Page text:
To test the hypo,thasis.that trigeminal pain spdrom,es are complex genetic traits, we recently produced a new mouse model of kraniofacial neuropathic pain (CNP), by unilaterally cutting the infraorbital nerve (IONX). We found thaf pain to light touch (i.e., allodynia) and increased pain to noxious stimuli (i.e., hyperalgesia) appeared in both ears, paws and tail, and depended on the sex and the genetic background of the studied strains. This model is a robust platform to study genetic mechanisms underlying CNP that is seen frequently in humans, especially women.
Our specific aims are to identify candidate genetic factors that contribute to differences in susceptibility to CNP. Since, some of these likely encode voltage- and ligandgated ion channel genes, in AIM-1 we will identify SNPs in 235 such genes across 20 inbred mouse strains and reconstruct their haplotypes.
AIM -2: Phenotyping CNP post-IONX in these mice and a computational genetic analysis of their haplotype map, we will identify genetic factors controlling CNP. Phenoirping 23 AXB-BXA recombinant inbred mouse strains, followed by linkage analysis of their known genetic map will enable us to idenbfy QTL intervals for CNP. Using expression arrays we will identify genes differentially expressed in trigeminal subnucleus caudalis (Vc) of strains contrasting on CNP levels post-IONX. Superposition of these 3 maps should enable candidate genes for CNP to be identified. Not part of this study, we will genotype these genes in cohorts of trigeminal (and other) neuropathic pain patients.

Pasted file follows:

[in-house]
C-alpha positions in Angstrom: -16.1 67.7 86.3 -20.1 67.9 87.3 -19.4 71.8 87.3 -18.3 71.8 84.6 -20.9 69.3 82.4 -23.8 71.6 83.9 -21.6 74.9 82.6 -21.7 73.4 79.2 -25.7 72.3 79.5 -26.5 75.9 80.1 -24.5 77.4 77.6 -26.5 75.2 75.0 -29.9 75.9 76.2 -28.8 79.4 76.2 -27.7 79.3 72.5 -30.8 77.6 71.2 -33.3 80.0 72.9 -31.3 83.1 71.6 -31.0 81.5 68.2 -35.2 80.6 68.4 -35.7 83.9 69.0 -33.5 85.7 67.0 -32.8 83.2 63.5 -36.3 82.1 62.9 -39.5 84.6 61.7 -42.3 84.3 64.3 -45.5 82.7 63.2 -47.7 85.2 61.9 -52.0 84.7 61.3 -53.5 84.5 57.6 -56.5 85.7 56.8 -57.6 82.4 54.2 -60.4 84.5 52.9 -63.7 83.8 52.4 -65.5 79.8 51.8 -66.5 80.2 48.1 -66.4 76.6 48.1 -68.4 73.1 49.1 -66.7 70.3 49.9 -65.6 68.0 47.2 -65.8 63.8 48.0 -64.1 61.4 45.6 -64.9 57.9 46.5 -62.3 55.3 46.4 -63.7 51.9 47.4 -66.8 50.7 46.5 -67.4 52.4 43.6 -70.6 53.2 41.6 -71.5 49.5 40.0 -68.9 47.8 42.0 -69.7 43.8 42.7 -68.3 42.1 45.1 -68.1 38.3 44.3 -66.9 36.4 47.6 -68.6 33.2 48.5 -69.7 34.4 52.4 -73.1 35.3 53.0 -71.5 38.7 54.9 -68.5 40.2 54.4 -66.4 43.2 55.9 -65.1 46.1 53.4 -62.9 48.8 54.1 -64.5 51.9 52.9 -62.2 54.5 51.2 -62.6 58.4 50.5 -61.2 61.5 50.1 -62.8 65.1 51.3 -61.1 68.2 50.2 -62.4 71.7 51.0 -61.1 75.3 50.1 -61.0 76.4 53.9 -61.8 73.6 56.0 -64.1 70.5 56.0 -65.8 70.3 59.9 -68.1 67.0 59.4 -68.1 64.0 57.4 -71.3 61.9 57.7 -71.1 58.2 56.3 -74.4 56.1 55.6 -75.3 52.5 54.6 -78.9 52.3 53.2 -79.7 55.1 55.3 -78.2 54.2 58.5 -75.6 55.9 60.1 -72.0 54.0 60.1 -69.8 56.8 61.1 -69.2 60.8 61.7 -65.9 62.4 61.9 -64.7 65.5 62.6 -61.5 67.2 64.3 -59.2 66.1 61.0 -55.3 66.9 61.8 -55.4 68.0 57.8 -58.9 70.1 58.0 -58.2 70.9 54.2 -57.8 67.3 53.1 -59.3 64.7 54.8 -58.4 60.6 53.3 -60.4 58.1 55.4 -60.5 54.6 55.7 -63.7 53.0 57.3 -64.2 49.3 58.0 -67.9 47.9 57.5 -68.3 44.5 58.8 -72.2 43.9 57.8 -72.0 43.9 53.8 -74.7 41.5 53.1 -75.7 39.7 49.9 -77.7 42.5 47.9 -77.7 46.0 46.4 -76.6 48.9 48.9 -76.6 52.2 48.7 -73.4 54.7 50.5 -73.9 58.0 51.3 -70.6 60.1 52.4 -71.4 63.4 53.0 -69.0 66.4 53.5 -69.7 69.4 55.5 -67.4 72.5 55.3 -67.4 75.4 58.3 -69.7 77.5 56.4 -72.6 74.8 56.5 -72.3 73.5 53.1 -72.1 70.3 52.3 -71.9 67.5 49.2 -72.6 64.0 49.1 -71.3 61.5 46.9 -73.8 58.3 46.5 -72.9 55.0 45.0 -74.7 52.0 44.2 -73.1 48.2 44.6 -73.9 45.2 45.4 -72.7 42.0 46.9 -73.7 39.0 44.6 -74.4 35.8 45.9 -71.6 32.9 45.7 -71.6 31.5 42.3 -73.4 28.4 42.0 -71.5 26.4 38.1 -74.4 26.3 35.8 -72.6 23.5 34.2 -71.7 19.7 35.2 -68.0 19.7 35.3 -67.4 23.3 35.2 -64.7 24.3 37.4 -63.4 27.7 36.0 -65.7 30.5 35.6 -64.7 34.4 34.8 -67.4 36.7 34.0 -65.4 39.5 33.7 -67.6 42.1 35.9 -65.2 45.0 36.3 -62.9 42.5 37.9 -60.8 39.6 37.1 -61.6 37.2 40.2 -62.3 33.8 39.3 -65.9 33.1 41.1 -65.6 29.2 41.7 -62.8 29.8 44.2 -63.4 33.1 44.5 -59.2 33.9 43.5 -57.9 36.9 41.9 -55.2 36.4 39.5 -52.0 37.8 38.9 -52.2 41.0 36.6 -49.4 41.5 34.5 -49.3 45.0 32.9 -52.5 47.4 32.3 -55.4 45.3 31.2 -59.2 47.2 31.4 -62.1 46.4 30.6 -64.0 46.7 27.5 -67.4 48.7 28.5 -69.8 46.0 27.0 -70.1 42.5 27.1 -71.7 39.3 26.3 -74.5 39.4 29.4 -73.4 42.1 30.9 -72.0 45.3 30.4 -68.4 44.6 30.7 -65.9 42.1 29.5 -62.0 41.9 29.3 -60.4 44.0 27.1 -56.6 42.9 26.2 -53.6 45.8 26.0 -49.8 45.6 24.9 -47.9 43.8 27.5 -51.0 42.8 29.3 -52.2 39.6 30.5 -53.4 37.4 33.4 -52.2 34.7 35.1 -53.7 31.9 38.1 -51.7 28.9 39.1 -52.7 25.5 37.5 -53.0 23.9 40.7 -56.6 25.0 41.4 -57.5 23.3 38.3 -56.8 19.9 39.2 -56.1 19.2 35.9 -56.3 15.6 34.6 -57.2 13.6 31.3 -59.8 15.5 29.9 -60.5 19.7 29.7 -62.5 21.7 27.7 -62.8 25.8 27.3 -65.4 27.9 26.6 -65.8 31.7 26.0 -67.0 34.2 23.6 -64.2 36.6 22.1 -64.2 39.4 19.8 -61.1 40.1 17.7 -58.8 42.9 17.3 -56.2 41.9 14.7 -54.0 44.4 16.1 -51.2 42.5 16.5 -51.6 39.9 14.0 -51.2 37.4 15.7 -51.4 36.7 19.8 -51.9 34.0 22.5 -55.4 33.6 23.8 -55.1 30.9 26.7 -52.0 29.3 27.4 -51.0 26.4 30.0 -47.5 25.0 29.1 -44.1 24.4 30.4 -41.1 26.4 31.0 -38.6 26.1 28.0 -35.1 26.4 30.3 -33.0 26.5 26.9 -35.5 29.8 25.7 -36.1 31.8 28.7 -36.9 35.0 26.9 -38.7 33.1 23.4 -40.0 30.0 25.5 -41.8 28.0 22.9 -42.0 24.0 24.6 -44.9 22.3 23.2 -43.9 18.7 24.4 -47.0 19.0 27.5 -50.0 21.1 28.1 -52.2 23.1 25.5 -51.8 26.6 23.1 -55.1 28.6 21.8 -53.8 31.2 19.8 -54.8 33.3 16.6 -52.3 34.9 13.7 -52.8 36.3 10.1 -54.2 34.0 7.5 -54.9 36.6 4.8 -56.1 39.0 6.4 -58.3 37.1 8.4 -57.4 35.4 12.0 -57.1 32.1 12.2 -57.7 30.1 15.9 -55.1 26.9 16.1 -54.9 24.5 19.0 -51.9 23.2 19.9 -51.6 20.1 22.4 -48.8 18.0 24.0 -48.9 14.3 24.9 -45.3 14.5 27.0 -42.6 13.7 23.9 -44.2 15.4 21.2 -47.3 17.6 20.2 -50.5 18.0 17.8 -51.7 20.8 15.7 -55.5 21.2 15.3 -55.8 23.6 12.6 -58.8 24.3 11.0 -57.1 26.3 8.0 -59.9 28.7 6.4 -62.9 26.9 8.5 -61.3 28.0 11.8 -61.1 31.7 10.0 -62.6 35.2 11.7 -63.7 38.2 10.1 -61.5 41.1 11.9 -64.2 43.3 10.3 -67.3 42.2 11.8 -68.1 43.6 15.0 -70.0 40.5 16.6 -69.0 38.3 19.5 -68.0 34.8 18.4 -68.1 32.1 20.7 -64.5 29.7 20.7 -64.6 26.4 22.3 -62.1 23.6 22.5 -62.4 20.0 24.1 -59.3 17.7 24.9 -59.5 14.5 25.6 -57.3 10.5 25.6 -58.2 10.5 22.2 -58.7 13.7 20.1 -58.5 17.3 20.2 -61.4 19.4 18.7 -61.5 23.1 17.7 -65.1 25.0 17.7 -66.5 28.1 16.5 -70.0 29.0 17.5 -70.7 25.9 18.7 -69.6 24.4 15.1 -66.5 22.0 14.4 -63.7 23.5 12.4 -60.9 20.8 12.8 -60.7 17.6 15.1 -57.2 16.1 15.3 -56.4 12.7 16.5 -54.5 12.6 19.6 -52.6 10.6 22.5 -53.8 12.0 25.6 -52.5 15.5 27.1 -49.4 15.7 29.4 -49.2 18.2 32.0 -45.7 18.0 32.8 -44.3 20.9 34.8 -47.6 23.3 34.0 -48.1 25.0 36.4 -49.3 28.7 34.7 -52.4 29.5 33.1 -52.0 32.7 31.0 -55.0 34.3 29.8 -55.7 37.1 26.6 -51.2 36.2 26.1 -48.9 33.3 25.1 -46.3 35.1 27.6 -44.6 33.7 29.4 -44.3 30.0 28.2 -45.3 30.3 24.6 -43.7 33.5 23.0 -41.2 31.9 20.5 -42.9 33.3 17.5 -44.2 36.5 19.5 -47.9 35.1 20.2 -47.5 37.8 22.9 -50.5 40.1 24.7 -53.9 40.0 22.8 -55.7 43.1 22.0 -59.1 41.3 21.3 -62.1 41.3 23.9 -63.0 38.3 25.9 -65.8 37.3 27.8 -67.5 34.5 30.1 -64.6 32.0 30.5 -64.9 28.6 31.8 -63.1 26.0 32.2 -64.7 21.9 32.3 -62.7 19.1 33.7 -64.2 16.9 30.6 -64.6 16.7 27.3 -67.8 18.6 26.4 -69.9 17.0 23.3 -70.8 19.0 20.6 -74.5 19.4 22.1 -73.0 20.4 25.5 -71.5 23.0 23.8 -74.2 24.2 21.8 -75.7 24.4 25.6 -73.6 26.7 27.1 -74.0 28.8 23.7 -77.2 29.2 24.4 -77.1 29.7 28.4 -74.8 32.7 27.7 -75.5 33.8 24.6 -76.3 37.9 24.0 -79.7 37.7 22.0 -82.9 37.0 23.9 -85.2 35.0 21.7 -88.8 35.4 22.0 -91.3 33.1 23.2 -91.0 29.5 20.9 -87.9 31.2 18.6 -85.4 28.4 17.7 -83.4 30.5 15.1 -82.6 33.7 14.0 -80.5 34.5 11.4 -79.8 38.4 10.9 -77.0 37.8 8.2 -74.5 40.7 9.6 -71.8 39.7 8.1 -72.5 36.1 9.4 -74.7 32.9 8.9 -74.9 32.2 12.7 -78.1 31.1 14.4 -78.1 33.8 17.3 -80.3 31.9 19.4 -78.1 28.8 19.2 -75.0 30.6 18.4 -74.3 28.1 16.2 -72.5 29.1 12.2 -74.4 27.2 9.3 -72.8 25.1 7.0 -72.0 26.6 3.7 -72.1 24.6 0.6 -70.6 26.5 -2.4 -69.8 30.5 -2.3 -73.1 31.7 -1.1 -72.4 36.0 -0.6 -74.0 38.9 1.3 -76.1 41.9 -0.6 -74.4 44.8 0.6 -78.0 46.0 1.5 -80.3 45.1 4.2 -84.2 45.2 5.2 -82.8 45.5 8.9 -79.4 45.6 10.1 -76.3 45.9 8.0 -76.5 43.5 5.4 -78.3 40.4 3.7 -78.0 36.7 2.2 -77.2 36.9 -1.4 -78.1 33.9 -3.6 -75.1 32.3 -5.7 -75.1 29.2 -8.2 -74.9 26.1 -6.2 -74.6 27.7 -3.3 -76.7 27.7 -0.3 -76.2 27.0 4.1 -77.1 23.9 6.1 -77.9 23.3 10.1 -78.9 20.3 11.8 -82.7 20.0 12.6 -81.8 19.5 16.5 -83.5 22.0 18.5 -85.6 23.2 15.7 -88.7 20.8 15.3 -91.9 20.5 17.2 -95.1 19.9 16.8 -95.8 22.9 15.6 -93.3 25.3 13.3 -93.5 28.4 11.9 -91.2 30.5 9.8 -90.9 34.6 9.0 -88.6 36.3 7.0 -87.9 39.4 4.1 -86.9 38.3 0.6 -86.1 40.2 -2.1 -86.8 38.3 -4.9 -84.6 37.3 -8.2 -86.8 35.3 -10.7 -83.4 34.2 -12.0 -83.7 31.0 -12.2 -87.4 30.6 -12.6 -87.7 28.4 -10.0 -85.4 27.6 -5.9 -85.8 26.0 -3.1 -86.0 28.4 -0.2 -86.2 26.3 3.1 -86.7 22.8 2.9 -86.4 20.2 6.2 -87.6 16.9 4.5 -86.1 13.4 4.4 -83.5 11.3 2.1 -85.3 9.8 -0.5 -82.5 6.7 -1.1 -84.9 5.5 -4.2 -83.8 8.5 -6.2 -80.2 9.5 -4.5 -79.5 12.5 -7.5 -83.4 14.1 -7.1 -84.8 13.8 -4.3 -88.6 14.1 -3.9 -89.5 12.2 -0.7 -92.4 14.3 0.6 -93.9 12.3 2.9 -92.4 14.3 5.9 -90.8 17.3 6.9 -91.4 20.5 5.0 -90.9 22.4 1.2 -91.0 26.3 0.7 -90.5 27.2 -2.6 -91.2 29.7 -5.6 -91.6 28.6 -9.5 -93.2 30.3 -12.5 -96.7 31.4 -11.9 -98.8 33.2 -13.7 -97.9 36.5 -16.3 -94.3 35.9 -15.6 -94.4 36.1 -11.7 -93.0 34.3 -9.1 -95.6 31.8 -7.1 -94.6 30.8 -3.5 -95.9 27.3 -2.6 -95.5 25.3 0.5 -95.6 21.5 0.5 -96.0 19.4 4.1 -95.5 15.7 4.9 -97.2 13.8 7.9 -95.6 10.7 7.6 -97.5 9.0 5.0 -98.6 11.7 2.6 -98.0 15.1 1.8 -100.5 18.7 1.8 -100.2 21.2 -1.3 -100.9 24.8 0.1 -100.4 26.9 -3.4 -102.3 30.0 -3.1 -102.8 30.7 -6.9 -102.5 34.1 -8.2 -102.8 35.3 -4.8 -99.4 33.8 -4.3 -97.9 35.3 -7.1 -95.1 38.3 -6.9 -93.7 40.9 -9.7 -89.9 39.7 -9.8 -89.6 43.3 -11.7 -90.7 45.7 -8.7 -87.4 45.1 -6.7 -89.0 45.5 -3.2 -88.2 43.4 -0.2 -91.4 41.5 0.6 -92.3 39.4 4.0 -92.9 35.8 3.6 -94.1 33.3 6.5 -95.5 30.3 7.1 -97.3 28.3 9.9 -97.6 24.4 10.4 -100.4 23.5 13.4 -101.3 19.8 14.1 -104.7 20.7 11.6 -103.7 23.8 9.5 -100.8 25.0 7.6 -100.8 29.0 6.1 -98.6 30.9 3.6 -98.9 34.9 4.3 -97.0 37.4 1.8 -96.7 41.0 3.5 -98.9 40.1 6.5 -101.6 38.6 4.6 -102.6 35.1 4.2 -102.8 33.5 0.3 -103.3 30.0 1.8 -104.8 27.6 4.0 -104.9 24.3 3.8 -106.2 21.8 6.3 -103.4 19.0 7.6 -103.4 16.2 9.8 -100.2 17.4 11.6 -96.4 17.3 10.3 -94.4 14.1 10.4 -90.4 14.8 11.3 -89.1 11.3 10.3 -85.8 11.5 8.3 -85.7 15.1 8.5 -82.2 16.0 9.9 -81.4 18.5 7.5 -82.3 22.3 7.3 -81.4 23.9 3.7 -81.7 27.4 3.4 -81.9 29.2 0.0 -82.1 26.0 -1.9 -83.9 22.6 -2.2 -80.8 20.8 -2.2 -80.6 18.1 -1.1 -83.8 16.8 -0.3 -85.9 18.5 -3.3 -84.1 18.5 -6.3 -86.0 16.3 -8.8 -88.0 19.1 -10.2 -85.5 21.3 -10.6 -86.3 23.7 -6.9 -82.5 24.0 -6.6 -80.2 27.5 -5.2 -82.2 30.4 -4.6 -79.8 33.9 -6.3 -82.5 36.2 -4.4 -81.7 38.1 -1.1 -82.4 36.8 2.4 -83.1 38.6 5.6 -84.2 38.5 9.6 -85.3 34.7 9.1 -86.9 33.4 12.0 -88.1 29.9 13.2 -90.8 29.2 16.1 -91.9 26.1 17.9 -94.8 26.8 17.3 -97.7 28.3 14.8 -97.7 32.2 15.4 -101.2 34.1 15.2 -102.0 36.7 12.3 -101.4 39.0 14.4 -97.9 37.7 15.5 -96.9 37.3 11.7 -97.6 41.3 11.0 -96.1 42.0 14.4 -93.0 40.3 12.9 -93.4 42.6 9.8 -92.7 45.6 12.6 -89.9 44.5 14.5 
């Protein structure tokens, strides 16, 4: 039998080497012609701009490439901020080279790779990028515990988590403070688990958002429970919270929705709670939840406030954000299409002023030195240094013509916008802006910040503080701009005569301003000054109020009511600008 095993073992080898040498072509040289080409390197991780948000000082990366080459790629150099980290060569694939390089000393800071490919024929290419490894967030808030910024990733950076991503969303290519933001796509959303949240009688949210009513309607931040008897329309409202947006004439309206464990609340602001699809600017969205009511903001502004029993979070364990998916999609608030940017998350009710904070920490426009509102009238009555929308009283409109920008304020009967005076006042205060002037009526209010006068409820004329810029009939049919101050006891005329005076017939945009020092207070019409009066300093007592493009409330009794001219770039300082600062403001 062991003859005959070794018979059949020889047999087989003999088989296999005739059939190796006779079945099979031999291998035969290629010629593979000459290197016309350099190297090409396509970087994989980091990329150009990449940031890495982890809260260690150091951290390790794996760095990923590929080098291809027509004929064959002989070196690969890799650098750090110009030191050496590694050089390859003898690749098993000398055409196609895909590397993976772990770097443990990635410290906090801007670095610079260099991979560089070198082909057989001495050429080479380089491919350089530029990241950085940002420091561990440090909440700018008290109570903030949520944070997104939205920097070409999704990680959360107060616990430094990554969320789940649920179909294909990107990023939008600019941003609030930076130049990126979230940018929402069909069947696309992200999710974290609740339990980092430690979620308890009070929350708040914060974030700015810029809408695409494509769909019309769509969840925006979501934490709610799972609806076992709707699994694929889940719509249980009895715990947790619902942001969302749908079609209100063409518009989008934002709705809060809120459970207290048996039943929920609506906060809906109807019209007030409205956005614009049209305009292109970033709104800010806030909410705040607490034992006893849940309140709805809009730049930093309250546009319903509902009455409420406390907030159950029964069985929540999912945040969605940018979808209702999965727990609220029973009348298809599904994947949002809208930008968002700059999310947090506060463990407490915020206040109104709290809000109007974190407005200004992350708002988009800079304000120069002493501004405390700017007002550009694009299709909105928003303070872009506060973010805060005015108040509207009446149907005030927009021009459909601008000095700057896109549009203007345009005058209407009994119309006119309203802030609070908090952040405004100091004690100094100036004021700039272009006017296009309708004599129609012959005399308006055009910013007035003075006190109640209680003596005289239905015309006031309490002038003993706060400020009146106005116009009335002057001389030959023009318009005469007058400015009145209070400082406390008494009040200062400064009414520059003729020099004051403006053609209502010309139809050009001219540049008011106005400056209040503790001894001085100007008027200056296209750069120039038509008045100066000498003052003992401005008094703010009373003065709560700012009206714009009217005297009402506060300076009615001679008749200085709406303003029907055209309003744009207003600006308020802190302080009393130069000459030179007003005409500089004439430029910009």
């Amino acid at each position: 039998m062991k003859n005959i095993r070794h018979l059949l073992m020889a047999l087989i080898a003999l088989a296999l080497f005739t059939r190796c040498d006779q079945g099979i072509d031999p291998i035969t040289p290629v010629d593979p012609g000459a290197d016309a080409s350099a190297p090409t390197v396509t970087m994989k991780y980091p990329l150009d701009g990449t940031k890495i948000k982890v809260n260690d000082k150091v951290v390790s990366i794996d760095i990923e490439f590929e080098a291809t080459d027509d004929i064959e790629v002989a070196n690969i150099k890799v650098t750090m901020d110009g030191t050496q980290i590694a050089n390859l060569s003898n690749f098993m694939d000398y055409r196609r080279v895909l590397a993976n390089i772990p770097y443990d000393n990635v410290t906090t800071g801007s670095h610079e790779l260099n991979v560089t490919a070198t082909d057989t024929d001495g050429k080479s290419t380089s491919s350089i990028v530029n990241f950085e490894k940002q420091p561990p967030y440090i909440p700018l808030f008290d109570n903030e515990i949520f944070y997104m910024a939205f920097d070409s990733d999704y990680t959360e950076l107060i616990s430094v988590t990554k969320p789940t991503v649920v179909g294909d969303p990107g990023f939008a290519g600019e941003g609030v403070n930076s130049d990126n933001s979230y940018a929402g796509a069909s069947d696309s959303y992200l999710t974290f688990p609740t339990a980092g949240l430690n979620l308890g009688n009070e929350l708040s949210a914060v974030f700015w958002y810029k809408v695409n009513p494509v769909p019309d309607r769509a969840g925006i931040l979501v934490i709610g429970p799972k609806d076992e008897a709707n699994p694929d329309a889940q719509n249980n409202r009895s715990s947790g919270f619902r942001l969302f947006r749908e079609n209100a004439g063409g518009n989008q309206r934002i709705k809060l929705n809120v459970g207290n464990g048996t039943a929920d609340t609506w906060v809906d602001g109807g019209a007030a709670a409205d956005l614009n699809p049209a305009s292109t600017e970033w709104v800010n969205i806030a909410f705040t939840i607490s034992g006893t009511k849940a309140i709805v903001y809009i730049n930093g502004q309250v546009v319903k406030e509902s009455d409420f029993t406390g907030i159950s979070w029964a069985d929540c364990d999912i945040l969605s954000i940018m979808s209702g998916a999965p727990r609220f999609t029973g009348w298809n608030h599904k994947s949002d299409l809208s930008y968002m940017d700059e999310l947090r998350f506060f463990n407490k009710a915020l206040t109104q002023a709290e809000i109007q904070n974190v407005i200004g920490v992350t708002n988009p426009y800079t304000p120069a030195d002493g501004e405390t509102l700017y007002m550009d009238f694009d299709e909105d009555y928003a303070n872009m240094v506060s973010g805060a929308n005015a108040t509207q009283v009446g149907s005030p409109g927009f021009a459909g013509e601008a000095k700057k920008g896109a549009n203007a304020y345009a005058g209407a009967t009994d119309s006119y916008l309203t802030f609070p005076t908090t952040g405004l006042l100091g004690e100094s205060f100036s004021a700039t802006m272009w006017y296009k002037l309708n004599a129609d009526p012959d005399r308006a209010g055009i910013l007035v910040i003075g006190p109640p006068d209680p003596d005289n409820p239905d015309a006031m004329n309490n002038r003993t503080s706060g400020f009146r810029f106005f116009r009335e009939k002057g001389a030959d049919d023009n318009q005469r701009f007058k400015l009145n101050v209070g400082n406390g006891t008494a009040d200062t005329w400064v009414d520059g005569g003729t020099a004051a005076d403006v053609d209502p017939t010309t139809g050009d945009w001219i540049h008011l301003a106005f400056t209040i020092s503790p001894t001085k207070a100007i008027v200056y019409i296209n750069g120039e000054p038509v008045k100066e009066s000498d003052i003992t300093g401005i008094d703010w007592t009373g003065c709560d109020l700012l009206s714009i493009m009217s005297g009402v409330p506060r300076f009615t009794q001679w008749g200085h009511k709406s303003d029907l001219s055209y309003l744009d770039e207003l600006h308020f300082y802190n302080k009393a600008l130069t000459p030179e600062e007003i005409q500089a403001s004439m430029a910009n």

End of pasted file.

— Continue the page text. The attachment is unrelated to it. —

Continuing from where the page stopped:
AIM -3: CNP levels in 43 strains typed in AIM 2 will enable us to offer the highest contrasting strains as a standardized new platform to study mechanisms of CNS plasticity after nerve injury, test novel analgesics and produce new hypotheses for indepth future studies. We will phenotype 8 of these strains for traits supposedly correlating CNP and undetlying central plasticity following nerve injury: (i) excitotoxic destruction of pain-suppressing neurons in Vc, (ii) Seizure proneness as a probe of CNS inhibitions, (iii) changes in astro- and microglial cells, and (iv) FOS labeling to study plasticity in somatotic maps of Vc and lumbosacral neuronal pools that respond to acute noxious stimulation in sites of extratenitorial hyperalgesia. These genetic and phenomic studies are proposed as a new and robust model to study trigeminal pain syndromes. Identification of genetic factors affecting trigeminal pain syndromes could provide novel therapeutic targets.

National Institute of Health (NIH)
National Institute of Dental & Craniofacial Research (NIDCR)
Research Project (R01)
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Special Emphasis Panel (ZDE1-YL (41))
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Kusiak, John W
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University of Toronto
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M5 1-S8
Avivi-Arber, Limor; Seltzer, Ze'ev; Friedel, Miriam et al. (2016) Widespread Volumetric Brain Changes following Tooth Loss in Female Mice. Front Neuroanat 10:121